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Old 27-12-2010, 15:27   #1
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Bronze vs Stainless Chainplates

Comments on bronze vs stainless for chainplates please.
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Old 27-12-2010, 15:44   #2
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What boat?

When you get into replacing the chain plates it's the removal of the old ones that cost blood, sweat, and tears. The new super stainless alloys are unbeatable compared to anything. The cost of the material is not much compared to the cost of the machining and removal of the old ones. You can install poor plates as easy as really good ones too. I have a bronze stem fitting but it connects to a stainless plate.

The funny thing is if you could remove the plates and x-ray them you would know for sure if they needed replacing but the cost of doing the testing it isn't worth the effort once removed from the boat,
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Old 27-12-2010, 15:45   #3
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Look right at the bottom of this page and there is a list of threads on this topic that should help you.
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Old 27-12-2010, 15:51   #4
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I of course am ultimately responsible for my mistakes and loosing my boat but one I will never make again is to trust a SS chainplate. Bronze or titanium for ever more.
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Old 27-12-2010, 16:19   #5
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Idealy, Bronze.

Next?
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Old 27-12-2010, 16:29   #6
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Quote:
I will never make again is to trust a SS chainplate.
It's why they need to be replaced and I assume the point of this original post in the first place is to replace them. Is that your point? It's not always possible to know all the details of a failure and regrettable to have to experience one. Choices made beforehand often are proven wrong but more often not proven at all.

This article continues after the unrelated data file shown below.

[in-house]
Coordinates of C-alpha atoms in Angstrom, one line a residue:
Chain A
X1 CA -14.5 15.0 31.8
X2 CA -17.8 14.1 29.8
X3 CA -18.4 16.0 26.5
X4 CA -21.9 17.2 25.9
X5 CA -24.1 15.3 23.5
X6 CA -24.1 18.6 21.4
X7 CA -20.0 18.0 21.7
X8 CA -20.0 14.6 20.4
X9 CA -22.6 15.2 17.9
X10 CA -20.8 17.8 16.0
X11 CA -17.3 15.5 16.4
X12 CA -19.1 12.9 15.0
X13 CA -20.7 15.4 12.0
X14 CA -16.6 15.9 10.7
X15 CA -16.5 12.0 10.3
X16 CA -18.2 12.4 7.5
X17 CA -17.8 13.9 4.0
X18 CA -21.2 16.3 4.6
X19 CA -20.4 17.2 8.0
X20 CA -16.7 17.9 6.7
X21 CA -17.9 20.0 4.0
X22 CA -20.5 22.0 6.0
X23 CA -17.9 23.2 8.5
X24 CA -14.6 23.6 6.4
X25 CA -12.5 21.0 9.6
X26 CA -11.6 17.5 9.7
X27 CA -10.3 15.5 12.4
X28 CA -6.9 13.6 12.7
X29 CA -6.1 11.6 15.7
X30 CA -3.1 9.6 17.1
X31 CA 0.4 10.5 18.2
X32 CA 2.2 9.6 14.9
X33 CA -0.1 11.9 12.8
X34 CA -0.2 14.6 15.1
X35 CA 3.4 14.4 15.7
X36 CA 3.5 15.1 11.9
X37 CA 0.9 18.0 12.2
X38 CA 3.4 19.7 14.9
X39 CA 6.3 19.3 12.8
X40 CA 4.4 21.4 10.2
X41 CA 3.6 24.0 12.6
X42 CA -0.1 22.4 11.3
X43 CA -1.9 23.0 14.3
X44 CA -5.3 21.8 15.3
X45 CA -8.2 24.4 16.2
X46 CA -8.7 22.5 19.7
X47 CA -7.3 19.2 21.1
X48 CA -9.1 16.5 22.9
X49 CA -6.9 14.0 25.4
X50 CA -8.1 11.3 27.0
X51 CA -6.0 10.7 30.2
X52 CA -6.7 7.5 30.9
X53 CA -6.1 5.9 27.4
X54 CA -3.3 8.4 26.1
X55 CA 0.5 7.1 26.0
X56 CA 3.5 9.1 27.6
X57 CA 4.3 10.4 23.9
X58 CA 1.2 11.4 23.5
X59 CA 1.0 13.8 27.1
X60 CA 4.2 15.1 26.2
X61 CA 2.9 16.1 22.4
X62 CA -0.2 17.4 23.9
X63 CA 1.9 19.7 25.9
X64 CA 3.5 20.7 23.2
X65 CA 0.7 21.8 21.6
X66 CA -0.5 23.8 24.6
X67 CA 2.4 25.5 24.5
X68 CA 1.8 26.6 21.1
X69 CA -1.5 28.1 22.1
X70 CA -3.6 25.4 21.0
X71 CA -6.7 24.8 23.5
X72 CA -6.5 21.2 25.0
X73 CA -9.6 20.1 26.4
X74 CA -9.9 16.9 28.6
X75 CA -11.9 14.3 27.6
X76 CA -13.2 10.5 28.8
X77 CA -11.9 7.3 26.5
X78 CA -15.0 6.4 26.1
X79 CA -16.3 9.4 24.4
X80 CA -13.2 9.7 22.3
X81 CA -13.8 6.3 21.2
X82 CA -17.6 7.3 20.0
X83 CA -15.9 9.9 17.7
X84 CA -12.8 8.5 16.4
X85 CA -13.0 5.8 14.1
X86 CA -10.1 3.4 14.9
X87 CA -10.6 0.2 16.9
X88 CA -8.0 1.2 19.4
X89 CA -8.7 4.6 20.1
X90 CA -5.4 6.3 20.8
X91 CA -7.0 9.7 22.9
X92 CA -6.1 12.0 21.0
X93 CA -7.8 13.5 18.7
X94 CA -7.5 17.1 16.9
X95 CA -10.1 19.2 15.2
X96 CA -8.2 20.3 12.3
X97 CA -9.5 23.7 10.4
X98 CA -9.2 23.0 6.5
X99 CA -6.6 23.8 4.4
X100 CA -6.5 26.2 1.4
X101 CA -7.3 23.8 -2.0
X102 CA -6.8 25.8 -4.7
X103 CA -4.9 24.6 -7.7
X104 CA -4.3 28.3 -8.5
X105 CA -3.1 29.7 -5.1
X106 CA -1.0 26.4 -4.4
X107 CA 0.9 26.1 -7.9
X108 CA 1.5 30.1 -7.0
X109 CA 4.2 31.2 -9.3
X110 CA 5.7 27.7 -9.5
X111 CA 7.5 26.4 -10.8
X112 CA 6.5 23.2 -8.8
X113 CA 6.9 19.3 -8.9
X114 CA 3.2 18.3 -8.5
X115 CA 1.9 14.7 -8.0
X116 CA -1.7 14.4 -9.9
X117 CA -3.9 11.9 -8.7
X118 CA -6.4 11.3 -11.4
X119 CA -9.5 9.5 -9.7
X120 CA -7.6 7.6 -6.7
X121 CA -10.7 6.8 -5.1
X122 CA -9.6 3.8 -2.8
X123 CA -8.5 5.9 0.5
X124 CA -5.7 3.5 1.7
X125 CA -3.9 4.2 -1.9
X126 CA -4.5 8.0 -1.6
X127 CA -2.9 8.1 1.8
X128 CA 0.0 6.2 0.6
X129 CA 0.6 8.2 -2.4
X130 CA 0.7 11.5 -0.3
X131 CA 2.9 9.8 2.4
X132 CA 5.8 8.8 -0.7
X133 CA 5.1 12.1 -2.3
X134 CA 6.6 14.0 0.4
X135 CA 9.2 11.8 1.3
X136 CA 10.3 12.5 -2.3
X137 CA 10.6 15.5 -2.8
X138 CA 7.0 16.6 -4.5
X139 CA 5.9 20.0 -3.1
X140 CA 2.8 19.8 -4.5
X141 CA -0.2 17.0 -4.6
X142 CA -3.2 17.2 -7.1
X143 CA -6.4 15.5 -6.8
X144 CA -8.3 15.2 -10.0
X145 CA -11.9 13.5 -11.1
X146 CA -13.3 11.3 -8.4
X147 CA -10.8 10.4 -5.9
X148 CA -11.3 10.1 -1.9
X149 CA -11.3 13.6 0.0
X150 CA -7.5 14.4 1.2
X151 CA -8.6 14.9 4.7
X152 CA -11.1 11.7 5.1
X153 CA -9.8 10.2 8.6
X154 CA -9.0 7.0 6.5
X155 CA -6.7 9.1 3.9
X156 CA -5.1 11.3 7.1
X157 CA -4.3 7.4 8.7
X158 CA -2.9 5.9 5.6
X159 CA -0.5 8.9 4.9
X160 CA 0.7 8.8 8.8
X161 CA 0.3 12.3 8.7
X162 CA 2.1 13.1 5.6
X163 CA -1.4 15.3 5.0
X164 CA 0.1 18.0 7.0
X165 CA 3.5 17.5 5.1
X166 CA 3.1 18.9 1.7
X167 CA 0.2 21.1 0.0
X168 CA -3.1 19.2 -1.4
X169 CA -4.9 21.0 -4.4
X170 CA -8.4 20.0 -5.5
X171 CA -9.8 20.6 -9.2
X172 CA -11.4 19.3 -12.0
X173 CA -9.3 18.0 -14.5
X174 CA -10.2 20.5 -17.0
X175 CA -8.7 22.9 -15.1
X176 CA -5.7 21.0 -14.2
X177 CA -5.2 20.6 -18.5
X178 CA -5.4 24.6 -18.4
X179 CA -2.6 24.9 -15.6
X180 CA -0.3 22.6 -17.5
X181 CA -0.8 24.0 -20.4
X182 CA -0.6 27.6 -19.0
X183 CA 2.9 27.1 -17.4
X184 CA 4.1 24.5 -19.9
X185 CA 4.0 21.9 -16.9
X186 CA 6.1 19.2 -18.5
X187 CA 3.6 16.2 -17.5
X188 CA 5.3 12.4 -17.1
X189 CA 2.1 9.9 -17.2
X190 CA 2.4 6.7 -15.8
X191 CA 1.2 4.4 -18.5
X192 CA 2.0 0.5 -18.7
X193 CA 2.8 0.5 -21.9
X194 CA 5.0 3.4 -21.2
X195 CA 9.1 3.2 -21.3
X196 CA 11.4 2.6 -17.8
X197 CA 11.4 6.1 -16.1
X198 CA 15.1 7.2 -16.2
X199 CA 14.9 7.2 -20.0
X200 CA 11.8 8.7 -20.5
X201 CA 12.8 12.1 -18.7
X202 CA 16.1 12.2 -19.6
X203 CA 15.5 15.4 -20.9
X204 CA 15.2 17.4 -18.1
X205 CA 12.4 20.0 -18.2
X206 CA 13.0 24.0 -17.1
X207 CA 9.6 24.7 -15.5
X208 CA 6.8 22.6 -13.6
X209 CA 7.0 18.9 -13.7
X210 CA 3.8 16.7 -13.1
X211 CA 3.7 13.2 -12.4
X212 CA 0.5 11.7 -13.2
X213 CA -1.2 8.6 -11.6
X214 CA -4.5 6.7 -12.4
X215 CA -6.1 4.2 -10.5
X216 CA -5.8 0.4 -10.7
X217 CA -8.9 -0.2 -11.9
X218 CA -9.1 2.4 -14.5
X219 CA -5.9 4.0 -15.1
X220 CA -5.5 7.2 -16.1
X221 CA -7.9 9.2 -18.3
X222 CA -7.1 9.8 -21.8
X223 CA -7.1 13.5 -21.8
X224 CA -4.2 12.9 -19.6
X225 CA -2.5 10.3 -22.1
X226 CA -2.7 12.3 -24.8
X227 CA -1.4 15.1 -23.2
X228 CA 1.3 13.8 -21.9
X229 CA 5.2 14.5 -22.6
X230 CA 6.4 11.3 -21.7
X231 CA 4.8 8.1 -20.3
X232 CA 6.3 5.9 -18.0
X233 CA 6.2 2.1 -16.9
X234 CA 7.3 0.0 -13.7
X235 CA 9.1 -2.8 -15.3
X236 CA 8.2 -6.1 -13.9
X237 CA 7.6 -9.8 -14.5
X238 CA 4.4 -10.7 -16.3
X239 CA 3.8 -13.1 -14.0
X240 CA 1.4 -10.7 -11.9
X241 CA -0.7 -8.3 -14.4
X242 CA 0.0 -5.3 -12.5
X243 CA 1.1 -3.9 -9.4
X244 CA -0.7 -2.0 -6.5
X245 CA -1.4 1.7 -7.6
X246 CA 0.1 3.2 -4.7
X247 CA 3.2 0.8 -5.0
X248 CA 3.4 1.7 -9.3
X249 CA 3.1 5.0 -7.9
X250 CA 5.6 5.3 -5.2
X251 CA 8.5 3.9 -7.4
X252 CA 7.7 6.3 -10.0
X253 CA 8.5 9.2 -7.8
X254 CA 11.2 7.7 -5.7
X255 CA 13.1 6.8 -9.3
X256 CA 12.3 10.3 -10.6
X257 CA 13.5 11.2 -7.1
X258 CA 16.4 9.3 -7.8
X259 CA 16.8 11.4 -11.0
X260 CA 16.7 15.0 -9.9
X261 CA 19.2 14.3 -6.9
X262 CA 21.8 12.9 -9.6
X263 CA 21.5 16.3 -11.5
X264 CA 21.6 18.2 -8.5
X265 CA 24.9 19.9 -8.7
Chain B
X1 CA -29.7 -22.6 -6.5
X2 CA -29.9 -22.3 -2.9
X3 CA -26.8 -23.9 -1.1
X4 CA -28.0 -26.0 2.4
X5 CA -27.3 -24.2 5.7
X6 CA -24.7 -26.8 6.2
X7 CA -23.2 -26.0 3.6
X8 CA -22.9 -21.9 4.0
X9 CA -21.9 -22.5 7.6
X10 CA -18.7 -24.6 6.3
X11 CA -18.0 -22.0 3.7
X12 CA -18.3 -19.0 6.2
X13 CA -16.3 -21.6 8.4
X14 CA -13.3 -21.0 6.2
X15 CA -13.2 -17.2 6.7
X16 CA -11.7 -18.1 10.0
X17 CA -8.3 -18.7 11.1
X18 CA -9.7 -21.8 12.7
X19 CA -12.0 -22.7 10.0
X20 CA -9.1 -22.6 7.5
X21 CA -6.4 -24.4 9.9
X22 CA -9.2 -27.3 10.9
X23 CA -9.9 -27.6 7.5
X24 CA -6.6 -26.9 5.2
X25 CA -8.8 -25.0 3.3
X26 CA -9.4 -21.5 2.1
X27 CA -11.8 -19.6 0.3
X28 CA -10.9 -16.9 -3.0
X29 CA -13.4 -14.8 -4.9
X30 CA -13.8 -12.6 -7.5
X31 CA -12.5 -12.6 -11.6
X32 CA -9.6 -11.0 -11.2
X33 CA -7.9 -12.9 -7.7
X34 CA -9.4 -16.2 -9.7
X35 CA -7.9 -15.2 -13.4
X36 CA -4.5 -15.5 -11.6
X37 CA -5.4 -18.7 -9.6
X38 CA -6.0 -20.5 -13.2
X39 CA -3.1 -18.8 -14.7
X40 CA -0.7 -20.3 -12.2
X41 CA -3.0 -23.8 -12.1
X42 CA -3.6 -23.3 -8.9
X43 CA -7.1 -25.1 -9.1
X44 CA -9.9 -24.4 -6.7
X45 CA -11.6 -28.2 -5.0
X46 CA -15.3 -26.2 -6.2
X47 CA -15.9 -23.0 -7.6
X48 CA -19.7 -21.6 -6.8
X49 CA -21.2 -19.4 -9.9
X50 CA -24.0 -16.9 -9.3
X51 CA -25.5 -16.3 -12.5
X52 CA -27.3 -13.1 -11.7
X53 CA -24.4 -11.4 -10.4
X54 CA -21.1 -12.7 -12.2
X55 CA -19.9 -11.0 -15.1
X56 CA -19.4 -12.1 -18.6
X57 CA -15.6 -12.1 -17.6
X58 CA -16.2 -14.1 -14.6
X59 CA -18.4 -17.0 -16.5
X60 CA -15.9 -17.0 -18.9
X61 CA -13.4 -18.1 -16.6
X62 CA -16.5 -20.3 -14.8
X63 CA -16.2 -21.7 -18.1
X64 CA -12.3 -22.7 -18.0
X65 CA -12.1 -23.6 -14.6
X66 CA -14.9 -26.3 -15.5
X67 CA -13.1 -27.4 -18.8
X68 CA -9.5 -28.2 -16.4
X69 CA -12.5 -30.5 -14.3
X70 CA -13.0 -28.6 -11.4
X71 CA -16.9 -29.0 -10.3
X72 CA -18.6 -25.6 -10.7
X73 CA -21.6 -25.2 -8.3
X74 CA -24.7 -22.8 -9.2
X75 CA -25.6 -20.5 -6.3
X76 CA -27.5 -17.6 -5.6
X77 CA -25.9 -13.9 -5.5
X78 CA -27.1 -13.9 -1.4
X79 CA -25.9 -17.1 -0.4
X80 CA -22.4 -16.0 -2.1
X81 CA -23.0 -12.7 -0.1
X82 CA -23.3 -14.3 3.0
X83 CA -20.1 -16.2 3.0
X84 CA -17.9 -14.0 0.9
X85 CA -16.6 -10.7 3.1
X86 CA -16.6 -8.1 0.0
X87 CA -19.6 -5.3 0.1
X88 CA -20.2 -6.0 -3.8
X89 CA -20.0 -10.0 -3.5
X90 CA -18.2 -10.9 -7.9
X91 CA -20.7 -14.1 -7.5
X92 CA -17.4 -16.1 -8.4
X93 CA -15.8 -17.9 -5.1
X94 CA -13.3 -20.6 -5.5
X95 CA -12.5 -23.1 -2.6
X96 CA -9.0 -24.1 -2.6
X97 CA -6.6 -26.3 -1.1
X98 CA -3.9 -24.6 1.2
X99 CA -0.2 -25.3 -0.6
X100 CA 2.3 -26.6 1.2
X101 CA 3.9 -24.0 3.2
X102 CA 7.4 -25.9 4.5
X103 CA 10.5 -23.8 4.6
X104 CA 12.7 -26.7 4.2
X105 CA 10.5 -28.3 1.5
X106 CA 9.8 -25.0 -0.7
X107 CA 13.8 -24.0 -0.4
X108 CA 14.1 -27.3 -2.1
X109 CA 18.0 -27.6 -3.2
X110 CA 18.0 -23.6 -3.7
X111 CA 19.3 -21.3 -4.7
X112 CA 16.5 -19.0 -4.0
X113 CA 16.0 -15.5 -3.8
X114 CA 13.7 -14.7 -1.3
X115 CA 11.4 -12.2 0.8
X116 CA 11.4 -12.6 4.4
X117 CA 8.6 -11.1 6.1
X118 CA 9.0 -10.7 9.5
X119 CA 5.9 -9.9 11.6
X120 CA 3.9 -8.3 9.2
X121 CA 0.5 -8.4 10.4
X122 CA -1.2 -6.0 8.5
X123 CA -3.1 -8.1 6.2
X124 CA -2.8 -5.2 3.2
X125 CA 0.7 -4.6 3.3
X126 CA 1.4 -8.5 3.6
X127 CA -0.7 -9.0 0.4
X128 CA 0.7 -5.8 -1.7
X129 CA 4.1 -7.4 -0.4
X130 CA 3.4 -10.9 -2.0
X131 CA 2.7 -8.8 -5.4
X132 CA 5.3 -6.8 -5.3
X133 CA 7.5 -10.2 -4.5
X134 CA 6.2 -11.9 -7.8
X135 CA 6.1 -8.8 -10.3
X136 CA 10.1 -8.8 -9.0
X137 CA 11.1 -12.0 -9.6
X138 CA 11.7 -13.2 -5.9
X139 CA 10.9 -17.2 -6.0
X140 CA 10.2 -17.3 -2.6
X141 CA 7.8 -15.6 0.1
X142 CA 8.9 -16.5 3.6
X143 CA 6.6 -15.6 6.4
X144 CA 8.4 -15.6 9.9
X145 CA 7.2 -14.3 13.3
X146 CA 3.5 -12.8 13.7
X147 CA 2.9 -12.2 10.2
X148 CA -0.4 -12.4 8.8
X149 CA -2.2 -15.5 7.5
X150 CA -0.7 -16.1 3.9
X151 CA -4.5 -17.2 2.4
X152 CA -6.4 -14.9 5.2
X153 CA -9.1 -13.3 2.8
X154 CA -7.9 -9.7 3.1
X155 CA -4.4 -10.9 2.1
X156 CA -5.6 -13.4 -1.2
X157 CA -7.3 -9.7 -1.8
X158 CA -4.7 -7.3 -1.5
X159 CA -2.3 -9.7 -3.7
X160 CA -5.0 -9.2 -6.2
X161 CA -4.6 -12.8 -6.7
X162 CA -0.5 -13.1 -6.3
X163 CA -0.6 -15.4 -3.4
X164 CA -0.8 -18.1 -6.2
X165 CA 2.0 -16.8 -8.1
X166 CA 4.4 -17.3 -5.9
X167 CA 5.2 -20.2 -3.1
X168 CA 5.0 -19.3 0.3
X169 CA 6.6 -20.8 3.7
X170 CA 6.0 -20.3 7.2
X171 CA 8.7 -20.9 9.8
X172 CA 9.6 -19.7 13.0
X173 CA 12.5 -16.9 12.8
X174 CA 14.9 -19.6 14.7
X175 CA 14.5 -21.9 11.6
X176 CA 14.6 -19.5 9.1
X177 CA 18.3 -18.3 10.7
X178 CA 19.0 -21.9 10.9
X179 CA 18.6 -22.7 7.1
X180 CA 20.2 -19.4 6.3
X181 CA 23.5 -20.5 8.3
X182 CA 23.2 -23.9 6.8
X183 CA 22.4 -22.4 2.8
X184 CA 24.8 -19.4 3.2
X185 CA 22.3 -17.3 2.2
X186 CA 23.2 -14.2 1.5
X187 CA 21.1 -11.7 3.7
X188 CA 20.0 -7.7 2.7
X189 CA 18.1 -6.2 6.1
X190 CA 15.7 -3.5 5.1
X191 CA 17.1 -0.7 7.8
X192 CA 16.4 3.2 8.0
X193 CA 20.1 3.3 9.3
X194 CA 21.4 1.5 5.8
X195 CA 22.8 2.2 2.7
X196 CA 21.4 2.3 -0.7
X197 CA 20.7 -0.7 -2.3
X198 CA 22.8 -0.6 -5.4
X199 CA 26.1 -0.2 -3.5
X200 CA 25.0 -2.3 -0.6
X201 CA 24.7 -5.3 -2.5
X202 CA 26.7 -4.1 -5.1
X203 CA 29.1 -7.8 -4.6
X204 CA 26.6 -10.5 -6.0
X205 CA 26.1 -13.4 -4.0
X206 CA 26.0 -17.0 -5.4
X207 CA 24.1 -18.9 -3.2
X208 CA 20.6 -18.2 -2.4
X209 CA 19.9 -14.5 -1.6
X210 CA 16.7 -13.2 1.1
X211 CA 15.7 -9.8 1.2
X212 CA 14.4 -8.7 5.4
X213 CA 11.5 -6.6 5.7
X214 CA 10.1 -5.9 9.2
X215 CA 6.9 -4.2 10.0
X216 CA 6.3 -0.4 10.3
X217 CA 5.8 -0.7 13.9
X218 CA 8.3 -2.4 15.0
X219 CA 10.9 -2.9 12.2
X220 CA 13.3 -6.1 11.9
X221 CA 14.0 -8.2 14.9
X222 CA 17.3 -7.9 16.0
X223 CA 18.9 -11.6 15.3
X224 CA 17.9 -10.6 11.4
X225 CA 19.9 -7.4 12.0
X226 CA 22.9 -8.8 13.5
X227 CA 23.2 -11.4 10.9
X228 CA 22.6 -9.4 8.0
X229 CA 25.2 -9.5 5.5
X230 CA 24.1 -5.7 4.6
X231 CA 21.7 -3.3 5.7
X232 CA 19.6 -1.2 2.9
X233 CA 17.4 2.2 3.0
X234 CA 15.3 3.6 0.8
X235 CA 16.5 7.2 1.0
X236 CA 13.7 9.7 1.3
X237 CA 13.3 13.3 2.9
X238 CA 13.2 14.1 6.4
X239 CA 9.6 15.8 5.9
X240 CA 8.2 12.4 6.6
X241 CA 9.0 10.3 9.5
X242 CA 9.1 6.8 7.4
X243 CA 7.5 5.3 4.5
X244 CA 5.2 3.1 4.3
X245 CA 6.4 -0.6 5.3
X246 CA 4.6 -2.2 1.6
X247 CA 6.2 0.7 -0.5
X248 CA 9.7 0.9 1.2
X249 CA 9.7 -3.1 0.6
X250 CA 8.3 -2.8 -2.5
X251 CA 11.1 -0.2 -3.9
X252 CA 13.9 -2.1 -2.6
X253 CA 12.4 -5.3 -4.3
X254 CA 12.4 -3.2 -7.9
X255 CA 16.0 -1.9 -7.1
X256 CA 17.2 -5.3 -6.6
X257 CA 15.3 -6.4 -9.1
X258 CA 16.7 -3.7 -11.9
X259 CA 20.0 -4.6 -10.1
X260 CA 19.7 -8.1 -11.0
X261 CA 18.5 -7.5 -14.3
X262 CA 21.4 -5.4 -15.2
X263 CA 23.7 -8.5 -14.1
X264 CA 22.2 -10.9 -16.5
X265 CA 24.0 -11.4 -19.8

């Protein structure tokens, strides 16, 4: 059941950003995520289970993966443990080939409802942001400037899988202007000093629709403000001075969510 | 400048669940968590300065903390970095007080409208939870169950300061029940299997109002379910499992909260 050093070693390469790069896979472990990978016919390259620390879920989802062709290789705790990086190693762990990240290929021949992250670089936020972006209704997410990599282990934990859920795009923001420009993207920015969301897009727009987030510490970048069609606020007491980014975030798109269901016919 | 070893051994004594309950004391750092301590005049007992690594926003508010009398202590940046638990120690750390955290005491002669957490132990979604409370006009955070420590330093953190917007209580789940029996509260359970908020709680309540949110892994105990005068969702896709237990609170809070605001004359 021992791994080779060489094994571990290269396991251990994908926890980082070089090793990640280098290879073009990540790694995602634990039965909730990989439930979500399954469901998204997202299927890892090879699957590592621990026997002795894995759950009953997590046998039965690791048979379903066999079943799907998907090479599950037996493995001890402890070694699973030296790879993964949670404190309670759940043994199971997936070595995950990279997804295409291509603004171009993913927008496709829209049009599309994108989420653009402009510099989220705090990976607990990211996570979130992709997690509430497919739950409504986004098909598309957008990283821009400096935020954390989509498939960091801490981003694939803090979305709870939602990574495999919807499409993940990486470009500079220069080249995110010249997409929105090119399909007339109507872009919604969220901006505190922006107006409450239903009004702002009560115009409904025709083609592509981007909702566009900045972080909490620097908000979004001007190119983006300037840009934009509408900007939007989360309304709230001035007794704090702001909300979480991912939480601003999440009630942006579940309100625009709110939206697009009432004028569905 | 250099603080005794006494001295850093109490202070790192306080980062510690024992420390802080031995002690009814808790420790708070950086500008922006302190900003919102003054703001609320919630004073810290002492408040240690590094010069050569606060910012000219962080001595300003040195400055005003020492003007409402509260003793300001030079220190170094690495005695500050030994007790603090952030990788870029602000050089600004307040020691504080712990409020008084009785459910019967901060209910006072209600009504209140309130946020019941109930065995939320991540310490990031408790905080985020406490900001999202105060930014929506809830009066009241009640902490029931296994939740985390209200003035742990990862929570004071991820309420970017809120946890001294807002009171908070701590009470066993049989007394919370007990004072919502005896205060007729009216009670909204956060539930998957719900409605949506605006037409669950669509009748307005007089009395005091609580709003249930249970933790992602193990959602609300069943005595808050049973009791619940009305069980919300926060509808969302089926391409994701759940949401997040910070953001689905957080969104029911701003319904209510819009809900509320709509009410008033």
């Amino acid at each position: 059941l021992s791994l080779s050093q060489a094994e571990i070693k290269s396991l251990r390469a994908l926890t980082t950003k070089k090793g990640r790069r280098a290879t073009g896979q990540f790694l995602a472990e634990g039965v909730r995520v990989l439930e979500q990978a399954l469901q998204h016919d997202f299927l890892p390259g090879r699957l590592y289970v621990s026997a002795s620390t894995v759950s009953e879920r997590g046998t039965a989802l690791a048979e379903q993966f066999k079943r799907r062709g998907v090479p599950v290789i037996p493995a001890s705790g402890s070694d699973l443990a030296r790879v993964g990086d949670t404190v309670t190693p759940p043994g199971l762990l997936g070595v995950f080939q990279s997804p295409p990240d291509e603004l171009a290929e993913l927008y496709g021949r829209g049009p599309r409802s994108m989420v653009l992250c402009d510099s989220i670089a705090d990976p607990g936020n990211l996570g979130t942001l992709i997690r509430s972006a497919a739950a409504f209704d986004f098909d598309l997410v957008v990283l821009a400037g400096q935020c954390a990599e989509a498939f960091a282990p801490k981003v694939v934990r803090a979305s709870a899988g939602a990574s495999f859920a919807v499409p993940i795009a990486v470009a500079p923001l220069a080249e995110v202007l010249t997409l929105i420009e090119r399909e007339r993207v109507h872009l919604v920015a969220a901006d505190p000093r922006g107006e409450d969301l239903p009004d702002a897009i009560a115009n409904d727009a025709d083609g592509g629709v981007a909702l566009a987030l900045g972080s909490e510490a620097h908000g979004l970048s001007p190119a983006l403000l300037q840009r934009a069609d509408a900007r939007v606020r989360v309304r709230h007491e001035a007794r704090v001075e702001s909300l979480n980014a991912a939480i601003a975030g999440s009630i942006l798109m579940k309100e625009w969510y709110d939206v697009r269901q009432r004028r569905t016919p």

Most boats come with 316 SS plates but if you could afford Titanium it would be a good choice. It's not the most friendly metal to work so carries a rather large premium. The new super stainless plates are a much better choice than 316 for replacement since they would be of similar size and shape and far more resistant to crevice corrosion. Well made 316 plates as replacement could assure a long life as well.

Metal alloys are all different just as bronze is an alloy and so is steel. They both have a huge spectrum of variances and alloys and all with a purpose. Not all stainless steel is even close to the same when it comes to corrosion resistance. There are alternatives better than just 316. 316 has tight tolerances for the fabrication and that step can be a cause of failure.

Bronze is not entirely superior in all applications else it would be used exclusively. An alternative stainless plate would require no engineering modification to the design of the plates nor the attachment. It would improve the result without modification to the design.

Material is but one element in the total functional package and it would be a mistake to assume all other elements are not significant and could remain the same.
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Old 27-12-2010, 17:09   #7